Netflix’s subscriber secrets: Is there a point?

If you’ve followed the rise of Netflix, you might be aware that they’re extremely coy with information about their subscribers (numbers and demographics), and even more so with their new line of original programming. It creates a lot of unanswered questions about these shows, especially with semi-hit House of Cards and bonafide cultural phenom Orange is the New Black. James Packer is the president of worldwide television and digital distribution for Lionsgate, who distribute Orange is the New Black, and he says it makes shopping the show in international markets more difficult. “Ultimately I want data to help my team internationally,” he says. “You can’t do that on ‘Orange.'”

And he has a point. Despite the rise of online streaming and On Demand services, the classic advertiser-based model for television still reigns supreme. And in global markets where Netflix is not an established brand, a complete lack of viewership information raises concerns, and it’s not as simple as “what ads go where.” Demographic information and viewership numbers are vitally important in scheduling and branding, and while content and critical praise can carry some weight (as it appears to be for Lionsgate and OITNB), without numbers for advertisers, it can only do so much.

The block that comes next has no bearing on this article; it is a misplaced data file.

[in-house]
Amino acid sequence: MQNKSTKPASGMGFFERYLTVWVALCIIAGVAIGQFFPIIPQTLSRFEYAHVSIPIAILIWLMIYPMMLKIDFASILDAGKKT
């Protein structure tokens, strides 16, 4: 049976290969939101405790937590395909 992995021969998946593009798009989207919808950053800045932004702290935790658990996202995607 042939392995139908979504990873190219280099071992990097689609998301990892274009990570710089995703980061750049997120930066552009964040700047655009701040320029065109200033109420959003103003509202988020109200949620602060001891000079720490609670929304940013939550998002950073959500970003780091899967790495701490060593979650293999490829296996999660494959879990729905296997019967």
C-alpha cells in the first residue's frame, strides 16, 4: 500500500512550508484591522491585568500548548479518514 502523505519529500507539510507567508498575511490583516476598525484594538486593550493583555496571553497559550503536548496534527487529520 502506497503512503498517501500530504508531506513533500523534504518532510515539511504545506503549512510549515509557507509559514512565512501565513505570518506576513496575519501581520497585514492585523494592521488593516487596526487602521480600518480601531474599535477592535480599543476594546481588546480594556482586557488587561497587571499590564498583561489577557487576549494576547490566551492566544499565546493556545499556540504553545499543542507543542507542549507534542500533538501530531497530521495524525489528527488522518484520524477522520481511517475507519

So what’s Netflix’s goal with the secrecy around their audience data? Obviously, they’re not concerned with advertisers–Netflix neither sells ad space nor collects fees from cable/satellite providers–but there’s a difference between finding the data irrelevant and refusing to release it at all. It could be a gamble at a paradigm shift, though a large-scale shift away from the ad-based model would take years, maybe even decades to come to fruition. Or, more likely, it’s just that lack of concern on Netflix’s part. But if that’s the case, where do they cross the line from unconcerned to irresponsible? For companies like Lionsgate, who are trying to get their product out into the world as much as possible (for the sake of the art or the sake of the money, whichever helps you sleep at night), it becomes a struggle against an opponent who neither cares nor can be fought back against.

Maybe pressure from distributors and networks will eventually force Netflix to begin releasing the kind of data they want to see, but for now, it remains cloaked in mystery.

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